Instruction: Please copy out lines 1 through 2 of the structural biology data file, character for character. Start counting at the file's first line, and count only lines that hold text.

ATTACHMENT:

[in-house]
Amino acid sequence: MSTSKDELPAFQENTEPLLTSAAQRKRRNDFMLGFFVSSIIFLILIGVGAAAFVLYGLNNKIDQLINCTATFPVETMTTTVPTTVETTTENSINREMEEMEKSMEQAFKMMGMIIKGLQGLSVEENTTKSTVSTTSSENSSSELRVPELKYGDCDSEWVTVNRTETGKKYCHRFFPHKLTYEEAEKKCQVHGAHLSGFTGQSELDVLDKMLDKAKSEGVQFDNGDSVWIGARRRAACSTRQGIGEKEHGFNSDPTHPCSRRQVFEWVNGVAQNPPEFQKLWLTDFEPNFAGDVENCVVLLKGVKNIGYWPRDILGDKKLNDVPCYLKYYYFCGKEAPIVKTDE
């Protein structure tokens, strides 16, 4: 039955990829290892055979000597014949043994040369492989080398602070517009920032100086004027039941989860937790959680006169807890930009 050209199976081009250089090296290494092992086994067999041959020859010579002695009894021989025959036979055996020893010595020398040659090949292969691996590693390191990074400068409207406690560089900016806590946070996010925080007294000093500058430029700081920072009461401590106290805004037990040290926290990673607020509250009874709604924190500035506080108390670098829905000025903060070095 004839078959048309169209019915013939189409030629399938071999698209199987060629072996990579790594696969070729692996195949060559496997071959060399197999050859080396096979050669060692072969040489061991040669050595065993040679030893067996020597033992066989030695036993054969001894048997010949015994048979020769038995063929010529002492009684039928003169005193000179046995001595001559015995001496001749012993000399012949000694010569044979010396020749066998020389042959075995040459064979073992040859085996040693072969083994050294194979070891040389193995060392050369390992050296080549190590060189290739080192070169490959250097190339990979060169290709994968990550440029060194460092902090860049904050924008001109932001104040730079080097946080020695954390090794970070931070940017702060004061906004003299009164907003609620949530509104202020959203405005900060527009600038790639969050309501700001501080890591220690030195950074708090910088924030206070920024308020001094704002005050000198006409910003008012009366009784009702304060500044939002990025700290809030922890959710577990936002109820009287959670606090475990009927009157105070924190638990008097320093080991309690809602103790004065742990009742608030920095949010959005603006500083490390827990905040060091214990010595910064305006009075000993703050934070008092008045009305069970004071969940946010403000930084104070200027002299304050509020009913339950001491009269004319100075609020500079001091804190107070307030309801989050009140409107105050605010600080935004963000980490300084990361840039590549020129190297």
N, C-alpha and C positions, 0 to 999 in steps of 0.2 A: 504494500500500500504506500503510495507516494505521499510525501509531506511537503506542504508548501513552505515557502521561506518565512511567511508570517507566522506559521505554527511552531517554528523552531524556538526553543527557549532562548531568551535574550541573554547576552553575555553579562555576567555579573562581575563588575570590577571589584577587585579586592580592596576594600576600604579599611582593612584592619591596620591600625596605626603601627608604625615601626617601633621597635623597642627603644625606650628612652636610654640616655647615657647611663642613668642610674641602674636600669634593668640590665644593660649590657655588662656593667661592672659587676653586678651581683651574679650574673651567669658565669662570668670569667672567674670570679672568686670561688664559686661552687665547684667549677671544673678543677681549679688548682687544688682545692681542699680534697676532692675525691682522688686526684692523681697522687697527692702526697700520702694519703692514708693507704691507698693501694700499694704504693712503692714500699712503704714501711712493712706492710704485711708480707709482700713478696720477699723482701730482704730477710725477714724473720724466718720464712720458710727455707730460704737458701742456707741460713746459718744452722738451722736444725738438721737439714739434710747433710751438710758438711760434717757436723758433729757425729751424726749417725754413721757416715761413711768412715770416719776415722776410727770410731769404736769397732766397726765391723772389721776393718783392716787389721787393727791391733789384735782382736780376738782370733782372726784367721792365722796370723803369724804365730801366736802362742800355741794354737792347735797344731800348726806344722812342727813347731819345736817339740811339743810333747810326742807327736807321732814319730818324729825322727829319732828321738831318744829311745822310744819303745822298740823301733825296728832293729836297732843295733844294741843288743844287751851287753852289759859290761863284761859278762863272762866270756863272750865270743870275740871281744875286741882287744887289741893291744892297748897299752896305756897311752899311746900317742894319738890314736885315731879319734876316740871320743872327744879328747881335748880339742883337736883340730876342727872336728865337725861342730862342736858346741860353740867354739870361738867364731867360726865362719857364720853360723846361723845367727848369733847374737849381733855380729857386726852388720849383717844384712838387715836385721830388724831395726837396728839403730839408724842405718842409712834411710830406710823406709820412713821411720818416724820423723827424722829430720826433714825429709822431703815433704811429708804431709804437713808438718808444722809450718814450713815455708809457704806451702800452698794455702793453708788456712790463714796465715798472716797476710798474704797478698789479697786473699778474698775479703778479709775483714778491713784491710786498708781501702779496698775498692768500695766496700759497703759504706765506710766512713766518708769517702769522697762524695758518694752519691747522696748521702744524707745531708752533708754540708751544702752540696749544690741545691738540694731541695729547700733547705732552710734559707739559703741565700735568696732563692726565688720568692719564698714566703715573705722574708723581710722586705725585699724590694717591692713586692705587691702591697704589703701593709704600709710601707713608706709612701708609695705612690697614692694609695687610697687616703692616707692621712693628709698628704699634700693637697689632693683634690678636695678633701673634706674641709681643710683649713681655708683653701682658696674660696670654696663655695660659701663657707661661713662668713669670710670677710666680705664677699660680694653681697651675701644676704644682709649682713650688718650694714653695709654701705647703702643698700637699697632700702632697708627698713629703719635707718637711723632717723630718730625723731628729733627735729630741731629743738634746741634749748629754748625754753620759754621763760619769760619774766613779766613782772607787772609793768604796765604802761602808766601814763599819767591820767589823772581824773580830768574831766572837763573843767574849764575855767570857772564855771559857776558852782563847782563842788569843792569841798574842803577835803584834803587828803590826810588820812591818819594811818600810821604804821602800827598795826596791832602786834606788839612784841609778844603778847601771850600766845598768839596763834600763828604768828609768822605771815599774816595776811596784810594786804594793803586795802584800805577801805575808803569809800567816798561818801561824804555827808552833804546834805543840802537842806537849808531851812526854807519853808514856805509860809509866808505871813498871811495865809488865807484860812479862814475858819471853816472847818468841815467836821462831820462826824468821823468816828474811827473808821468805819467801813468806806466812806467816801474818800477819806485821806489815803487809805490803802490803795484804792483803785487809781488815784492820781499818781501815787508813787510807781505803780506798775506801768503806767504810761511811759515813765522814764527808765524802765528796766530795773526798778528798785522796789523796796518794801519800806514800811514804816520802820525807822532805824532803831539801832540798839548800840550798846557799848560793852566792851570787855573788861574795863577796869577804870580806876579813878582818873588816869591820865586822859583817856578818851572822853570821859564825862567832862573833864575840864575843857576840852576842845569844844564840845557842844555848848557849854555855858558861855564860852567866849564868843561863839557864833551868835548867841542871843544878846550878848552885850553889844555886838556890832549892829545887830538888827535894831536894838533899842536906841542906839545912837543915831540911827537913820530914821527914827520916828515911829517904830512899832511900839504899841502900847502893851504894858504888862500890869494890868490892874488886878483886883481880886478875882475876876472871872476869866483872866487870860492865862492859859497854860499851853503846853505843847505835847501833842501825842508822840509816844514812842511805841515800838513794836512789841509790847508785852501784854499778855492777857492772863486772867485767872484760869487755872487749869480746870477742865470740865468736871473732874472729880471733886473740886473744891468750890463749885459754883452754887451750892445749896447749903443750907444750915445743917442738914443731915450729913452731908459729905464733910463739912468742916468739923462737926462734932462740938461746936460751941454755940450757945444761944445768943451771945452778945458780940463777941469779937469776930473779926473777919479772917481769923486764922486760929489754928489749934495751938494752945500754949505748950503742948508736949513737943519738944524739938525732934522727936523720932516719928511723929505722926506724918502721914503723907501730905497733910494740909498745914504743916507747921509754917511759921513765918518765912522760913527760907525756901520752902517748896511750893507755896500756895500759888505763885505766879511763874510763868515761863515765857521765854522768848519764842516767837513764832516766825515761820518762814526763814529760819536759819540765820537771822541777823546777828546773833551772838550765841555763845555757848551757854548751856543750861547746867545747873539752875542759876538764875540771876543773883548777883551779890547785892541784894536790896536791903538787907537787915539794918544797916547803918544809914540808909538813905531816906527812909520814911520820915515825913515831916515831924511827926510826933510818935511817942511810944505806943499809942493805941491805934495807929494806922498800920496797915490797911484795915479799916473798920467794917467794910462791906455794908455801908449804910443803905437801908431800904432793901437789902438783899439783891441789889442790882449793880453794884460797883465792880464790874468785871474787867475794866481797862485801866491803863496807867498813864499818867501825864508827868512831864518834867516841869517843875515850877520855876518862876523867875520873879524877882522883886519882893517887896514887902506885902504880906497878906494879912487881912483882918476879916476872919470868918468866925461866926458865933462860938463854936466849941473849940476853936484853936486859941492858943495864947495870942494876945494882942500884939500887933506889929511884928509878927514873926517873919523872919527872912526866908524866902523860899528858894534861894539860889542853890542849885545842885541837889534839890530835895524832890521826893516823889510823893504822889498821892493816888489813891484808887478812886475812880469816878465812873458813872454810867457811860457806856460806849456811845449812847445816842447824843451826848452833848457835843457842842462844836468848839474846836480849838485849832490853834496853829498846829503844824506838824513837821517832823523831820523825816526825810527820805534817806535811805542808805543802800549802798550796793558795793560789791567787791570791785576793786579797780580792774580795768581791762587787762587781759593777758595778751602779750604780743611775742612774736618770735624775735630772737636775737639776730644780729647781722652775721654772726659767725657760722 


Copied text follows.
[in-house]
Amino acid sequence: MSTSKDELPAFQENTEPLLTSAAQRKRRNDFMLGFFVSSIIFLILIGVGAAAFVLYGLNNKIDQLINCTATFPVETMTTTVPTTVETTTENSINREMEEMEKSMEQAFKMMGMIIKGLQGLSVEENTTKSTVSTTSSENSSSELRVPELKYGDCDSEWVTVNRTETGKKYCHRFFPHKLTYEEAEKKCQVHGAHLSGFTGQSELDVLDKMLDKAKSEGVQFDNGDSVWIGARRRAACSTRQGIGEKEHGFNSDPTHPCSRRQVFEWVNGVAQNPPEFQKLWLTDFEPNFAGDVENCVVLLKGVKNIGYWPRDILGDKKLNDVPCYLKYYYFCGKEAPIVKTDE